I know it’s all gibberish to most of you, because it’s in Danish, so let me explain: This is an e-mail I’ve recieved from the University of Copenhagen and it says that my application has been accepted and that I’m going to study Egyptology from the first of September!!!!

This is truely a dream come true for me - I’ve wanted to study Egyptoogy for as long as I can remember and it’s so amazing and actually almost kind of “surreal” that it’s really happening now!!!

I’ll probably be listening to this for the rest of my holiday!!!

A message from groove-on-boogie-down
Beautiful beautiful art work!!

Awww :3

I’m off on holiday for the next couple of weeks, so I’ll just apoligize in advance for my inactivity and apparent death ;-)

I’ll be spending two weeks in Marseilles with my parents and my sister and then I’ll be in Rome for a week with my boyfriend and two of our friends :3

I’m so excited! :-D

image

A message from Anonymous
Your art is always fantastic, I absolutely love it!

Thank you so much, Anon! :-D

The Prince and the Flower Girl

The Prince and the Flower Girl

A message from Anonymous
Do you have any recs for fiction novels about Ancient Egypt?

Hmm … It depends a lot on what you’re looking for :-) I’ve just begun to read “Mara - Daugther of the Nile” by Eloise Jarvis McGraw (got an anon rec a couple of weeks ago) and I actually like it very much :-) Another anon told me to read the “Lord Meren Mysteries” by  Lynda S. Robinson (I haven’t had time to read those books yet, but they sound pretty good too) :-)

You could also try reading “The Mummy” by Anne Rice (it’s not one of the most thrilling books ever written, but it’s still a pretty good read) or “Cleopatra’s Daughter” by Michelle Moran :-) Perhaps you should also take a look at Stacy Schiff’s “Cleopatra” (although it isn’t exactly fiction, it’s still written in a very interesting and sort of “vivid” way, so you almost forget that you’re reading a non-fiction book) :-)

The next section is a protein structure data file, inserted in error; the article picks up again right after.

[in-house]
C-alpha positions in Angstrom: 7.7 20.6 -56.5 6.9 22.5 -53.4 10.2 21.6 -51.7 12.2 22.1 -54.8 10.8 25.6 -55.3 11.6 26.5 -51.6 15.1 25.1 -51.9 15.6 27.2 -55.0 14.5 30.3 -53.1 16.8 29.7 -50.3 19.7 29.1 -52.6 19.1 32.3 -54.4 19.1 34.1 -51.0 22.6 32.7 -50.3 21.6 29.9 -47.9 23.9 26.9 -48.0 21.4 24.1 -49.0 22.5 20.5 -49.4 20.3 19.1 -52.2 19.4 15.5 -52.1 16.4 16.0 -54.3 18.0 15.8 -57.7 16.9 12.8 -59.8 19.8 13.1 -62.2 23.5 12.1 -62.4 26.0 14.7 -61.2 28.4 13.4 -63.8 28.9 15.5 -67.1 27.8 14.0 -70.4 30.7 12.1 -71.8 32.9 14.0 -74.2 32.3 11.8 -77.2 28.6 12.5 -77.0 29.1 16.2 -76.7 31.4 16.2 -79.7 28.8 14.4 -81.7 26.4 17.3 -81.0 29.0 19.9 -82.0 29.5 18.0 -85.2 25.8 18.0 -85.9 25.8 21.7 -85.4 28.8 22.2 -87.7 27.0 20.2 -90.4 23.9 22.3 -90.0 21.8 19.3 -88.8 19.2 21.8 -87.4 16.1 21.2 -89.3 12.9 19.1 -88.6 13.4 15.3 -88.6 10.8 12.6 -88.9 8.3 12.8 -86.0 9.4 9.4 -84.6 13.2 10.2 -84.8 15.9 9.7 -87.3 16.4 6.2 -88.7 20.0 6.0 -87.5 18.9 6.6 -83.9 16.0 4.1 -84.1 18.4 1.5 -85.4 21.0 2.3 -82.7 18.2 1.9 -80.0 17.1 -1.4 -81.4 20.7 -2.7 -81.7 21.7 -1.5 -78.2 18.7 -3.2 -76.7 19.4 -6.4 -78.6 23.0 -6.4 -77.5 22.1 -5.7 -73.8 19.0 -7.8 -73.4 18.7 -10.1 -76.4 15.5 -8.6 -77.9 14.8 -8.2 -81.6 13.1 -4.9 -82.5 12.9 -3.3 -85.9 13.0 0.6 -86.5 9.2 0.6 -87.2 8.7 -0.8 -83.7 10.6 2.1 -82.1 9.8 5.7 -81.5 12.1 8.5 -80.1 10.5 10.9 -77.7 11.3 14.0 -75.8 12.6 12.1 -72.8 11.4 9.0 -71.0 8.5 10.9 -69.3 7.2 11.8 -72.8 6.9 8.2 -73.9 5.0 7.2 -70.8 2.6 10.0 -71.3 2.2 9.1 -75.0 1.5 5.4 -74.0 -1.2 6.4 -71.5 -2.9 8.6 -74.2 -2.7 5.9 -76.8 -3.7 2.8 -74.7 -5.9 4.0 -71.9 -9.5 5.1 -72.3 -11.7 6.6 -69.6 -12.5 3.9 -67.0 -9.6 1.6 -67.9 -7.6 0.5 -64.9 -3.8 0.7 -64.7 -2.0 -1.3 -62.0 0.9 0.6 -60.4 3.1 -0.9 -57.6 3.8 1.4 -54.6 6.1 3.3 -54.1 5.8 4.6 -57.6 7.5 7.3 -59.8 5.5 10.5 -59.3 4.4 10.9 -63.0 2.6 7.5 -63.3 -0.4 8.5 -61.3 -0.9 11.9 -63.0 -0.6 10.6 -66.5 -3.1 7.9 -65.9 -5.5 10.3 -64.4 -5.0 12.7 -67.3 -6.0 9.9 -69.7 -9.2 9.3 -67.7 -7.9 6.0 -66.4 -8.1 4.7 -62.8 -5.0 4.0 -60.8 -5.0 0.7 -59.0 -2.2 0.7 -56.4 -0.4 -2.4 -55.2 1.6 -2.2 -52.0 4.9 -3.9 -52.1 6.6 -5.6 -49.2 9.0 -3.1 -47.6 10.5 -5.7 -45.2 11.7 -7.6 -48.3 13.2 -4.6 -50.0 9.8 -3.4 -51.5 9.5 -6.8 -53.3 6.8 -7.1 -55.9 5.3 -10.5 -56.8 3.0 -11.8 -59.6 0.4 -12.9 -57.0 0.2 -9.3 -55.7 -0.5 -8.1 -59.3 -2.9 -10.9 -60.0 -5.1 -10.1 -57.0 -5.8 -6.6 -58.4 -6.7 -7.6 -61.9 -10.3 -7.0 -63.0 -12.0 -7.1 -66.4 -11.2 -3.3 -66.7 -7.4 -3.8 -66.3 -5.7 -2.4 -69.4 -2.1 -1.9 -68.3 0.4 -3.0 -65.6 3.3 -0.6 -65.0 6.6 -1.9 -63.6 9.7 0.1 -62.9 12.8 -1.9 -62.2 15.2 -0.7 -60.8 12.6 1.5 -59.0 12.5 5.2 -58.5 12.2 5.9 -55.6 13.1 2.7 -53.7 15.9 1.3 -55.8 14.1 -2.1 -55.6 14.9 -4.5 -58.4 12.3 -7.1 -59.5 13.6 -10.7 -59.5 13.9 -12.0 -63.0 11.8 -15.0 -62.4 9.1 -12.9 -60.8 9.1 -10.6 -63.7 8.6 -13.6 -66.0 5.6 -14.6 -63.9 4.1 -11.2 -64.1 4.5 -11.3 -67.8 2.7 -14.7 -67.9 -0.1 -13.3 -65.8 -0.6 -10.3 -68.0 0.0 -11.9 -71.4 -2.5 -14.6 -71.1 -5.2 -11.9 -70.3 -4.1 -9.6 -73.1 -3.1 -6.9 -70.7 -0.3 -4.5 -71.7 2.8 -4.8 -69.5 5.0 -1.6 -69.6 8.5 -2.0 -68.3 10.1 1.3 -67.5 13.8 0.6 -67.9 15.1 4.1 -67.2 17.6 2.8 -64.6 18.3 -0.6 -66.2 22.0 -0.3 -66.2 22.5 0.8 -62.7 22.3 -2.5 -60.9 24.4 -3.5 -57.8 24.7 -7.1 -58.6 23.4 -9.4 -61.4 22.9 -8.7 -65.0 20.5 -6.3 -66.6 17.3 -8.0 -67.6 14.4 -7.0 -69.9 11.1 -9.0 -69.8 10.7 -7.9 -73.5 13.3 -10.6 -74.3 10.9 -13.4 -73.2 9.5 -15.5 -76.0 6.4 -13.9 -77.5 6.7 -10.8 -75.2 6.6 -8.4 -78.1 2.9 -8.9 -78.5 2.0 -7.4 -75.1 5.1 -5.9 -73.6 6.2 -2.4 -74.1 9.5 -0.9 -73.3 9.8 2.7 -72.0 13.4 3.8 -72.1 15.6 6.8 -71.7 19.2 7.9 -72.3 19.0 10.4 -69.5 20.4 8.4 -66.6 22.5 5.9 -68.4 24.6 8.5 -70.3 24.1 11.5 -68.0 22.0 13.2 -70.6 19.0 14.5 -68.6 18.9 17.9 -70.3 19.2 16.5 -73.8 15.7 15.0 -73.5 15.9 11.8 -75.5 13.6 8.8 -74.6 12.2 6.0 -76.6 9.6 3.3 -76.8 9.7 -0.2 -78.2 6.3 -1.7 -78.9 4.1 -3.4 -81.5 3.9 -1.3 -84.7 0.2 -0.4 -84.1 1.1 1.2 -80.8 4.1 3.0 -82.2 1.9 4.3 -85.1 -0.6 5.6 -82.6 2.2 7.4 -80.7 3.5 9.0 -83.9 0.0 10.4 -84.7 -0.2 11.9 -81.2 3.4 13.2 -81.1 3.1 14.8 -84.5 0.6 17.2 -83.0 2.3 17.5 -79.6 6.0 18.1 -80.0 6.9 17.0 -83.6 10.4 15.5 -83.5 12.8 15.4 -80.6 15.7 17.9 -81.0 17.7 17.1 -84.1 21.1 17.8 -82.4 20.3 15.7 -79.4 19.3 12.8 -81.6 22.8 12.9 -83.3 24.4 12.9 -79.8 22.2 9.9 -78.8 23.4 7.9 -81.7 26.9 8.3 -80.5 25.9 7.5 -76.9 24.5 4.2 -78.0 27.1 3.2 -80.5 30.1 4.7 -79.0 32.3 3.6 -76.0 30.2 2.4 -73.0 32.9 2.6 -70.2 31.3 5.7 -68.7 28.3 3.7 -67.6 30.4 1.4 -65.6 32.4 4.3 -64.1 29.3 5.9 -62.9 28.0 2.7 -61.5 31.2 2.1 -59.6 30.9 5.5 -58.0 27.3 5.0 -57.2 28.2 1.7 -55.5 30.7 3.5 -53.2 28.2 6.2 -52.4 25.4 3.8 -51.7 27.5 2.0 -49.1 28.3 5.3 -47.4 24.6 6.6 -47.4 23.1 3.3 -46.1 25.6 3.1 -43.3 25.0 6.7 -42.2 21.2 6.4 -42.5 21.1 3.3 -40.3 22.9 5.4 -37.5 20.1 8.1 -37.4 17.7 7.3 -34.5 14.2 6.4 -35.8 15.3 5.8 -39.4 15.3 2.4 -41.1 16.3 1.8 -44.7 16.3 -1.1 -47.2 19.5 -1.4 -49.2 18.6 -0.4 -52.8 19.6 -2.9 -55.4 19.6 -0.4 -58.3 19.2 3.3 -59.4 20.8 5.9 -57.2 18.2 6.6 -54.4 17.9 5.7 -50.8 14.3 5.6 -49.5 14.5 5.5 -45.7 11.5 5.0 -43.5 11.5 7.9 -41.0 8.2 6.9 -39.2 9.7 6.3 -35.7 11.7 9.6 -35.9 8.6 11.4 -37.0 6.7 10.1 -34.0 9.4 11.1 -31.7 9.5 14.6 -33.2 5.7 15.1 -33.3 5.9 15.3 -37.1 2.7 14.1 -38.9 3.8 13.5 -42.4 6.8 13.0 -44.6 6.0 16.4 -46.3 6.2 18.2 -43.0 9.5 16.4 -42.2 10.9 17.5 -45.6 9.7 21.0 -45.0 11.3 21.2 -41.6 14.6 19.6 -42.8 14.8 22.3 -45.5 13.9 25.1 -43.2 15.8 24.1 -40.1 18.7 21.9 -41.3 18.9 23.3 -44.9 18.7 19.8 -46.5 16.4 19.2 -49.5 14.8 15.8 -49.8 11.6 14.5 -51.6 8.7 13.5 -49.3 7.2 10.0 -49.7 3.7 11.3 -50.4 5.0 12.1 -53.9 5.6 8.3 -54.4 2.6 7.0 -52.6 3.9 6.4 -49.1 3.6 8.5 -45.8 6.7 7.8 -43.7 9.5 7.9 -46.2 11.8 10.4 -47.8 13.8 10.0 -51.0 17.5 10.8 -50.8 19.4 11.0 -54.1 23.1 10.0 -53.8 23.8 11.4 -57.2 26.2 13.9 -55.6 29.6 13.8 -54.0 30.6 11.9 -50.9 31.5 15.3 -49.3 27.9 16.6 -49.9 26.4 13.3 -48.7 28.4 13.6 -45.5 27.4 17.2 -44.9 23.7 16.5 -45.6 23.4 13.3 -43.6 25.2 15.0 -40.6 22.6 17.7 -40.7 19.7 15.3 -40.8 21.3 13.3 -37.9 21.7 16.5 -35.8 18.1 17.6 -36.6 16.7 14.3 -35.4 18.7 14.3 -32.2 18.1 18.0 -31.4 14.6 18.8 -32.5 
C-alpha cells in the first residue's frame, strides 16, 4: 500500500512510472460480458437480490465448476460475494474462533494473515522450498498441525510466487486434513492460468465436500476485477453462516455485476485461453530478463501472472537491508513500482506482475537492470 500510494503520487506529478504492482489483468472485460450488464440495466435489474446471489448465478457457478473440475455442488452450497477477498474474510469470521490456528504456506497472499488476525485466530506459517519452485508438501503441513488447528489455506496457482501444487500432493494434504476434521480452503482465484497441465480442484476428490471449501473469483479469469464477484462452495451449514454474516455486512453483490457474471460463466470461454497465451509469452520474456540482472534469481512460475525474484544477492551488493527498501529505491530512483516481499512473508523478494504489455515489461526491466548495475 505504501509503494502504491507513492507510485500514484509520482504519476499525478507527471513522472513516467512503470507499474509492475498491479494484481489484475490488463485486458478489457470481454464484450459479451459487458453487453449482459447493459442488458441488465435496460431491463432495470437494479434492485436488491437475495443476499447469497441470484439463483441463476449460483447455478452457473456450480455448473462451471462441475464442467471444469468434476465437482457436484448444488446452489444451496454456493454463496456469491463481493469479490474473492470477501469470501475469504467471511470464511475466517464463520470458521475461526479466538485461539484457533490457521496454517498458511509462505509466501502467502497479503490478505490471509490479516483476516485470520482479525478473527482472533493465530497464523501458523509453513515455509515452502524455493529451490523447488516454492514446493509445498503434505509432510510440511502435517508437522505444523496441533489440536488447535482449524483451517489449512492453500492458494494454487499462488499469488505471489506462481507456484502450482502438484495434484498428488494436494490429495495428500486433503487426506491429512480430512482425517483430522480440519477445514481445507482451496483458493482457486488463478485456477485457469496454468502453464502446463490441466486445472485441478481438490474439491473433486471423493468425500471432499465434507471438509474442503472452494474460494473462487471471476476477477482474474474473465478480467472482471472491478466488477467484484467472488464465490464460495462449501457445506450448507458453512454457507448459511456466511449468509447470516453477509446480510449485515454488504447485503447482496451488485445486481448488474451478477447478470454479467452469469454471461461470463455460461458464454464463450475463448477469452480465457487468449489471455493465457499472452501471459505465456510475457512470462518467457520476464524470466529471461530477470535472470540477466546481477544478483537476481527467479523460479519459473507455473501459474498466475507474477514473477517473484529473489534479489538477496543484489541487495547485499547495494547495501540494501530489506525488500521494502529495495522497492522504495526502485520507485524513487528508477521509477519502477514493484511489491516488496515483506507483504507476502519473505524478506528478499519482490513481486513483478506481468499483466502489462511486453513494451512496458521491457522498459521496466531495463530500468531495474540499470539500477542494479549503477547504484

A message from Anonymous
Would you please stop drawing things from the kemetic culture? Its kinda offensive stick to your own history and culture

So, let me get this right: You think my ancient Egypt related drawings are offensive because of the fact that I’m Danish/white? Are you serious?

I mean, I could sort of understand your point, if my drawings actually were offensive, but I don’t really think they are. I love ancient Egypt. I think it’s an absolutely amazing culture and a culture which I try to embrace with the utmost respect!

What you’re saying is that I’m not allowed to find joy and inspiration in another culture because of the country I live in. I’m not allowed to educate myself about the history of the human race, beacuse I don’t happen to live in a certain place or look like a certain group of people.

What you’re saying is that I’m only allowed to draw things such as vikings or Danish kings/queens - no wait, I’m not even allowed to draw that, because many Danish kings and queens actually came from Germany and German was the official language at Court throughout the 17th and 18th century.

I’m so glad that only a few people think like you do. Otherwise we would live in a very, very boring, depressing and downright cruel world, where no one would be interested in anything that didn’t come from their own country and where people would fight and hate each other even more than they already do.

A message from beau-diddly
Your art makes me so happy! I love your style and you use the water colours so well its great :3 (sorry for the weird message ha ha...)

Awww that’s so sweet of you! Thanks a lot! :3 I’ve just got home from a really busy day at work and I was SO done with the world and all people in it until I saw your message - you’ve totally saved my evening! :-D

image

A message from pharaohspacship
you painted that picture of the woman looking up into the stars?

If you’re referring to this drawing, then yes I did :-)